Until recently, design patents were the patent you got if it didn’t work out to get a utility patent. But the recent Egyptian Goddess v. Swisa case has strengthened design patents and redefined how design patent infringement has been determined for over the last 25 years. Now inventors and intellectual property professionals are considering design patents in this new light. Design patents are no longer the patent you get if nothing else works out–they now offer valid protection for some products. But for which products? Let’s first take a short look at the history of how design patent infringement has changed.
Design patents and utility patents protect different aspects of protecting a product. Utility patents protect how a product works, which has historically been easier to define, and design patents protect the ornamental design of a product. The courts have had a very difficult time setting a clear and reasonable standard for determining when someone is infringing on a design patent.
In 1872, the case Gorham v. White set the first standard for determining design patent infringement. The court stated that if the designs of two products are so similar that an average customer would confuse them, possibly causing them to buy one thinking it was the other, then that is infringement. This test came to be called the “ordinary observer test.”
The next major case that defined how design infringement was determined was Litton Systems, Inc. v. Whirlpool Corp. 1984. The “point of novelty test” was added to see if the design had novelty in light of prior art. If novelty could not be proven, there was no infringement. Furthermore, the patentee had to prove that what was being infringed upon was what made the original design patentable in the first place.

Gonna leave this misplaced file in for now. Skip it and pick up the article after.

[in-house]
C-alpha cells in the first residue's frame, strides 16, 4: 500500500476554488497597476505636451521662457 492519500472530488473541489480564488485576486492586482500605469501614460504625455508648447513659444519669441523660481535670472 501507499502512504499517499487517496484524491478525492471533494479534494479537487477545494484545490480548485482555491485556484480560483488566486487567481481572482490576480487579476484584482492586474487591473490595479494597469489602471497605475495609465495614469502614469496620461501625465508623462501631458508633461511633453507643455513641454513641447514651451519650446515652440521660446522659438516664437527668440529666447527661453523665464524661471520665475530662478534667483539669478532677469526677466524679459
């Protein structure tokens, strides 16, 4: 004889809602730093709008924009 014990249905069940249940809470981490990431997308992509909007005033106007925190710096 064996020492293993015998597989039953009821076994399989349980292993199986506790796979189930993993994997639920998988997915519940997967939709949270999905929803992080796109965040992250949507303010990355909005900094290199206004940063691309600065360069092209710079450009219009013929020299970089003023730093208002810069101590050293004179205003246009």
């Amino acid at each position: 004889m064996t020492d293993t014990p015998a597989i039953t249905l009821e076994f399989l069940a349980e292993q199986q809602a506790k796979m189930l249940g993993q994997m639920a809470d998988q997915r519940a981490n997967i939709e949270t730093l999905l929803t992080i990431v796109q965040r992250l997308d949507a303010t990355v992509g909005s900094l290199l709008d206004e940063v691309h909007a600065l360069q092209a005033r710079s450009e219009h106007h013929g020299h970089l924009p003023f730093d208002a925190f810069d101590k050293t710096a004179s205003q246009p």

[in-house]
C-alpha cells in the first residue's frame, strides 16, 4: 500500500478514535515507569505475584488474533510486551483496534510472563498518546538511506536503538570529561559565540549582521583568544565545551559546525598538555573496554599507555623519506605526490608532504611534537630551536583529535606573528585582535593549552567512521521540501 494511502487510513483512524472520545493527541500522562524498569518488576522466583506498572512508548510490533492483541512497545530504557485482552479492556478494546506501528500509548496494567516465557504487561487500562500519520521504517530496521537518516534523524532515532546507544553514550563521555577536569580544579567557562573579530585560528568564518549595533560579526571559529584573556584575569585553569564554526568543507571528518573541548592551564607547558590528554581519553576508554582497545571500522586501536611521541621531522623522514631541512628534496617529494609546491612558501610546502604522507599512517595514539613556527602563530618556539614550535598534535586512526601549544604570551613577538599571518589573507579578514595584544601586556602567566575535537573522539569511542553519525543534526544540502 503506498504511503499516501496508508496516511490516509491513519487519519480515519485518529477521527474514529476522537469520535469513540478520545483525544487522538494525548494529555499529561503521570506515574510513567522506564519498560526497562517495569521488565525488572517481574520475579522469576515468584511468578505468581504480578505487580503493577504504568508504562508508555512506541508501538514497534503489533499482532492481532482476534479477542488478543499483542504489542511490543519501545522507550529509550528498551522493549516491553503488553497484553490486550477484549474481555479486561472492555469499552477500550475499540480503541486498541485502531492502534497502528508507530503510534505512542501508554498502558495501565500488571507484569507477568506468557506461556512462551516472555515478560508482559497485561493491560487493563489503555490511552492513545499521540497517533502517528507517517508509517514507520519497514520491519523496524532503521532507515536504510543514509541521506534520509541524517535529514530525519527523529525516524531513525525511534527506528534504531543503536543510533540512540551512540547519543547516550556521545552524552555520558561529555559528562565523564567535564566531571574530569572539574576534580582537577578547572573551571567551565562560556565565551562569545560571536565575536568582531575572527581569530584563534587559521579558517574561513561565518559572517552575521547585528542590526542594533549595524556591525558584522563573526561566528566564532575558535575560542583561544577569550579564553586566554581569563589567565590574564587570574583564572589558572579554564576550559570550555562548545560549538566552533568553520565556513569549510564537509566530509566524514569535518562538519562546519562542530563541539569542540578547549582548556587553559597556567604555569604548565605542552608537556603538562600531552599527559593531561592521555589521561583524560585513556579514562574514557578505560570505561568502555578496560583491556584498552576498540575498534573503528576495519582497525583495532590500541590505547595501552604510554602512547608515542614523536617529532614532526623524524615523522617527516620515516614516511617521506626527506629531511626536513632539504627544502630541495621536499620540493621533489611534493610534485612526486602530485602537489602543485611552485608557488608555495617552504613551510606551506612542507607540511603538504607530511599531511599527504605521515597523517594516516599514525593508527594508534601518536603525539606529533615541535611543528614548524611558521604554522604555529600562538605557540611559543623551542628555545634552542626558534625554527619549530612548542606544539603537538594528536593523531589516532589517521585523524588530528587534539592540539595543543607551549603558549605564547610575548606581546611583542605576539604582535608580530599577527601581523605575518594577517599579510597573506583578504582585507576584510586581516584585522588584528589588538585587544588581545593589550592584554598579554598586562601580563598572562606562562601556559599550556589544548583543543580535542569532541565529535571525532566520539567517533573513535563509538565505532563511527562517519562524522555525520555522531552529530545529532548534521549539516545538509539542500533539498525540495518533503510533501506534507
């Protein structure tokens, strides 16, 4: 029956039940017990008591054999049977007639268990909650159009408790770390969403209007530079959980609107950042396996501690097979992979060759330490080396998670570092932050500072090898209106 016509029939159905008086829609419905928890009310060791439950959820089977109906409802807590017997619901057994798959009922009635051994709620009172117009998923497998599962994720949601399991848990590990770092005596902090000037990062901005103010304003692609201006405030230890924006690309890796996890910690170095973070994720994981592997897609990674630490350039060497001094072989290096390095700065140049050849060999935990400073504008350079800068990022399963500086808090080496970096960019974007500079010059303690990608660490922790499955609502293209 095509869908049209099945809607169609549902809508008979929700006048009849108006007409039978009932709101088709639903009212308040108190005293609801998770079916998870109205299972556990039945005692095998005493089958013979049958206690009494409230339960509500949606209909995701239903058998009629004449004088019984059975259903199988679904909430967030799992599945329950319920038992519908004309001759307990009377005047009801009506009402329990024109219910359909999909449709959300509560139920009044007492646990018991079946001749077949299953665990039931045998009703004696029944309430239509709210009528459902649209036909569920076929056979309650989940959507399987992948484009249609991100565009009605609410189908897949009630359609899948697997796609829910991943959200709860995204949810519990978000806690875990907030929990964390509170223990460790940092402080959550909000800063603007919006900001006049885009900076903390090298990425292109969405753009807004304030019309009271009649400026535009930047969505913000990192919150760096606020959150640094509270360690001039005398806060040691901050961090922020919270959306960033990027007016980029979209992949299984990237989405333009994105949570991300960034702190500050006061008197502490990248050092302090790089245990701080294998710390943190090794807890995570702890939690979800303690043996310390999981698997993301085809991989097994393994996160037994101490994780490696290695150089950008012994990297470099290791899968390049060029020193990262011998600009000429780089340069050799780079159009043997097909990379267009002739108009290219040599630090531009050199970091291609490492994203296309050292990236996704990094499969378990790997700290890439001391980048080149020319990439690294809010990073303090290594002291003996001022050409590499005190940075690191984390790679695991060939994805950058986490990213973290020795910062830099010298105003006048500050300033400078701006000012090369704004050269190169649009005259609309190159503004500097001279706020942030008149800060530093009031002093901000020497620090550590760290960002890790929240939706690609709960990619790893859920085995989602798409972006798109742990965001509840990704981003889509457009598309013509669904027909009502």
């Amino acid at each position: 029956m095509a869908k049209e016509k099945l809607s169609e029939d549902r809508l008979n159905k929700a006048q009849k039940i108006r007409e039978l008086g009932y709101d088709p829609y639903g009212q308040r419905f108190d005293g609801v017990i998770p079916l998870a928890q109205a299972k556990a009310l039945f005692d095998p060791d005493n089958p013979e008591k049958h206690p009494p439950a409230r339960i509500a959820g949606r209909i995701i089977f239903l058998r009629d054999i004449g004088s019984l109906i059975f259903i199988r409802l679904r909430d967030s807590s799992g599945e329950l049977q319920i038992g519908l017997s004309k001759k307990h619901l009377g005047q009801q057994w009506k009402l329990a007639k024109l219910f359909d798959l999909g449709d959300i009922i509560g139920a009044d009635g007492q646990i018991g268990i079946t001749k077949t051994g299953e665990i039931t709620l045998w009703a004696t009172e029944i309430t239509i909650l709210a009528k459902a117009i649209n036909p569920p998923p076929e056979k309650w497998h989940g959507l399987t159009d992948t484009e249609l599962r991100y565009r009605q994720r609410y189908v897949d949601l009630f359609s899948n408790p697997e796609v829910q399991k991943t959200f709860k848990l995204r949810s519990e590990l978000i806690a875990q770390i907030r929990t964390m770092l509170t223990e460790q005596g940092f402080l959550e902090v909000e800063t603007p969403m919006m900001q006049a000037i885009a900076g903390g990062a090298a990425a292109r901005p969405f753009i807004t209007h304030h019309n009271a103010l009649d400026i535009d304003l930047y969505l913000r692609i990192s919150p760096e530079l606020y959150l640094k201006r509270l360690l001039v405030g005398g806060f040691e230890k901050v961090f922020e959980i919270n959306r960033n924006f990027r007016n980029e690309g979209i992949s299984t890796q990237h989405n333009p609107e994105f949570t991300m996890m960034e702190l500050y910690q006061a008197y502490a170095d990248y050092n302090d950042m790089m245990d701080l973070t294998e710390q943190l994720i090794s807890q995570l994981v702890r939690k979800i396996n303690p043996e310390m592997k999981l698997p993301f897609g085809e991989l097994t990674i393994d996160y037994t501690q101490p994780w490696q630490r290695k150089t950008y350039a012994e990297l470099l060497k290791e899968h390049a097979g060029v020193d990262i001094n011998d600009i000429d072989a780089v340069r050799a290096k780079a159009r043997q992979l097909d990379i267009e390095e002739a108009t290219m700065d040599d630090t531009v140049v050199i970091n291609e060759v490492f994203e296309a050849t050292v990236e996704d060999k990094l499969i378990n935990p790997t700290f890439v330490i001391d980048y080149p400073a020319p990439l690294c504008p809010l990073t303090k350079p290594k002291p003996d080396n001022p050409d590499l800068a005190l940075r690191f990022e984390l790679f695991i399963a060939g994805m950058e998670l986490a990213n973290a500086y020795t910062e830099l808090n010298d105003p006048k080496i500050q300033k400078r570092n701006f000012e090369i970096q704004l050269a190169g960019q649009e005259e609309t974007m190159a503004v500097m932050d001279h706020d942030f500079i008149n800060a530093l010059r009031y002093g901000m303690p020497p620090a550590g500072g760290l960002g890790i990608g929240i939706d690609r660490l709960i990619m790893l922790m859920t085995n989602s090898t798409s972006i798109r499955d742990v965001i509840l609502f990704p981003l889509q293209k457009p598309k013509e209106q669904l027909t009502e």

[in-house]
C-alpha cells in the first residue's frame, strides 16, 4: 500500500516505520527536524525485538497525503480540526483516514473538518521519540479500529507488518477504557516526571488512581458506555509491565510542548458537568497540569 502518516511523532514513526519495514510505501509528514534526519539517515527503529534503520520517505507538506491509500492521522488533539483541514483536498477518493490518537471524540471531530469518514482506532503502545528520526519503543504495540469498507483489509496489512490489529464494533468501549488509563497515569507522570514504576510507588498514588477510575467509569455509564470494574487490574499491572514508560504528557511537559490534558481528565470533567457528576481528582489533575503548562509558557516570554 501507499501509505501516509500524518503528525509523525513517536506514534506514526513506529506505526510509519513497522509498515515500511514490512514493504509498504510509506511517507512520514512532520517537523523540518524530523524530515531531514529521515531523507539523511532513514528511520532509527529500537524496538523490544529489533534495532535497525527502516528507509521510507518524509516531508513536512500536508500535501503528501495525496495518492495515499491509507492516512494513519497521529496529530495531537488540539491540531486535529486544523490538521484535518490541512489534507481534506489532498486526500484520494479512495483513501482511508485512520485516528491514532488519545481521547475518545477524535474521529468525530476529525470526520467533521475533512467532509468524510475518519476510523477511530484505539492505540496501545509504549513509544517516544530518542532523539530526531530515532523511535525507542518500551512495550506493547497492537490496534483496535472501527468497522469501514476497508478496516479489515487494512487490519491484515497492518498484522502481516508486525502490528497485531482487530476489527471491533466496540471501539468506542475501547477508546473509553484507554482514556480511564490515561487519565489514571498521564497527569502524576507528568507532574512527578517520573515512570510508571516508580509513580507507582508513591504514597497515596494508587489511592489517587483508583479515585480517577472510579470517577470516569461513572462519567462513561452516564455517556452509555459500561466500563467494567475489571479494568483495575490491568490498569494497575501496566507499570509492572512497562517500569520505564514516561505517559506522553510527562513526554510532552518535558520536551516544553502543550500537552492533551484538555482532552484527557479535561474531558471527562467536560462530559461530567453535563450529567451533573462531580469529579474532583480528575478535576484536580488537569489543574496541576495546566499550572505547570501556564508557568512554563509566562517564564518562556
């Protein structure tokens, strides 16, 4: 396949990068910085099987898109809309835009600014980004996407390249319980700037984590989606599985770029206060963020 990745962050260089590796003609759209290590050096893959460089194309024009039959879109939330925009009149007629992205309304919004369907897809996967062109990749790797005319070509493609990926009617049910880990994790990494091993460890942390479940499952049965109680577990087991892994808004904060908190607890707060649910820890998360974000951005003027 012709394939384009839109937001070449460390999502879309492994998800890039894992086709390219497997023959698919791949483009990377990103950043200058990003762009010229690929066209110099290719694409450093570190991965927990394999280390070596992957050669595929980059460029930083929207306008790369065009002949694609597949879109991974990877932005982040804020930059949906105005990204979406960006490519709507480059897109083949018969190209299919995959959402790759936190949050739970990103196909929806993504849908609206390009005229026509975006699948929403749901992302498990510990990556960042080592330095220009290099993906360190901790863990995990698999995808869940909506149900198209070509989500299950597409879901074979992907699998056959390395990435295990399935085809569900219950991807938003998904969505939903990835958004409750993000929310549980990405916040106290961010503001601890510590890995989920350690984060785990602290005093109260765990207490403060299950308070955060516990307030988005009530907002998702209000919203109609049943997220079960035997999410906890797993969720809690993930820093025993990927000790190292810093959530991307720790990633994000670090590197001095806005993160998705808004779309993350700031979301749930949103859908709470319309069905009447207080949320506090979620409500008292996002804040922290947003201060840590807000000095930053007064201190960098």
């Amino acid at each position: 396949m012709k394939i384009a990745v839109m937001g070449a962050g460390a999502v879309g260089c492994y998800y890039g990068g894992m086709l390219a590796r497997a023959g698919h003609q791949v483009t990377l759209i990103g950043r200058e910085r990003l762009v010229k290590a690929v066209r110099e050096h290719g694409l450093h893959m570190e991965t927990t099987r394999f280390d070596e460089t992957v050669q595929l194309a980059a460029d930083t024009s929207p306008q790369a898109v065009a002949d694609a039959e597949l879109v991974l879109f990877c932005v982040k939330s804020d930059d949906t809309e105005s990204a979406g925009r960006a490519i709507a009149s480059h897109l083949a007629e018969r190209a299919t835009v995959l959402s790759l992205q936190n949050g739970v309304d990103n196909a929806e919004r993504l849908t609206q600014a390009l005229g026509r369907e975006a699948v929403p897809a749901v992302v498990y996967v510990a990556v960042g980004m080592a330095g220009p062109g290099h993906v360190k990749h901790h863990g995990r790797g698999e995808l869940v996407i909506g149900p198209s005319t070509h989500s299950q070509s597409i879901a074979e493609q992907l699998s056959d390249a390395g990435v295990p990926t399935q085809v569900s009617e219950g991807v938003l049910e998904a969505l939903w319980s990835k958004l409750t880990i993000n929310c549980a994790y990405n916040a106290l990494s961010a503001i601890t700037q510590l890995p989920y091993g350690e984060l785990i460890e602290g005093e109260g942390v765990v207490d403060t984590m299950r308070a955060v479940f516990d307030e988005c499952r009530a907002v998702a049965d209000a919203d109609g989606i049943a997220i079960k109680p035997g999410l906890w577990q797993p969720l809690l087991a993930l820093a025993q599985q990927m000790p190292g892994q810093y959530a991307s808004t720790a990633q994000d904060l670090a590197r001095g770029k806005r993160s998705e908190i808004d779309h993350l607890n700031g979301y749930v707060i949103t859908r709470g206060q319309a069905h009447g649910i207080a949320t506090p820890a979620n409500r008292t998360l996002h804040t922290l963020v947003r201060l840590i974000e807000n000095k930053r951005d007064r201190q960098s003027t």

So what has changed with the Egyptian Goddess v. Swisa case? There are two very important changes that have strengthened design patents:
Previously, when deciding design infringement cases, the court required verbal descriptions of the design. These descriptions were not only easy to pick apart, but the decisions would often depend more on which parts of the design were focused on in the case than the design as a whole. By removing the burden of coming up with a verbal description, the court allows the pictures in the patent stand for themselves and puts the design as a whole, not just certain aspects of it, in the center of the case. Pictures are much harder to pick apart, since after all a picture is worth a thousand words.
The court decided that prior art should be used in determining the scale of infringement, but otherwise the “ordinary observer test” is enough to determine whether or not there is infringement. This takes much of the burden off of the patentee to prove novelty, thereby strengthening his or her design patent.
It may, but you will want to contact registered patent agent Don Debelak or another patent professional to find out what will work best for your product. To contact Don Debelak, please write to firstname.lastname@example.org.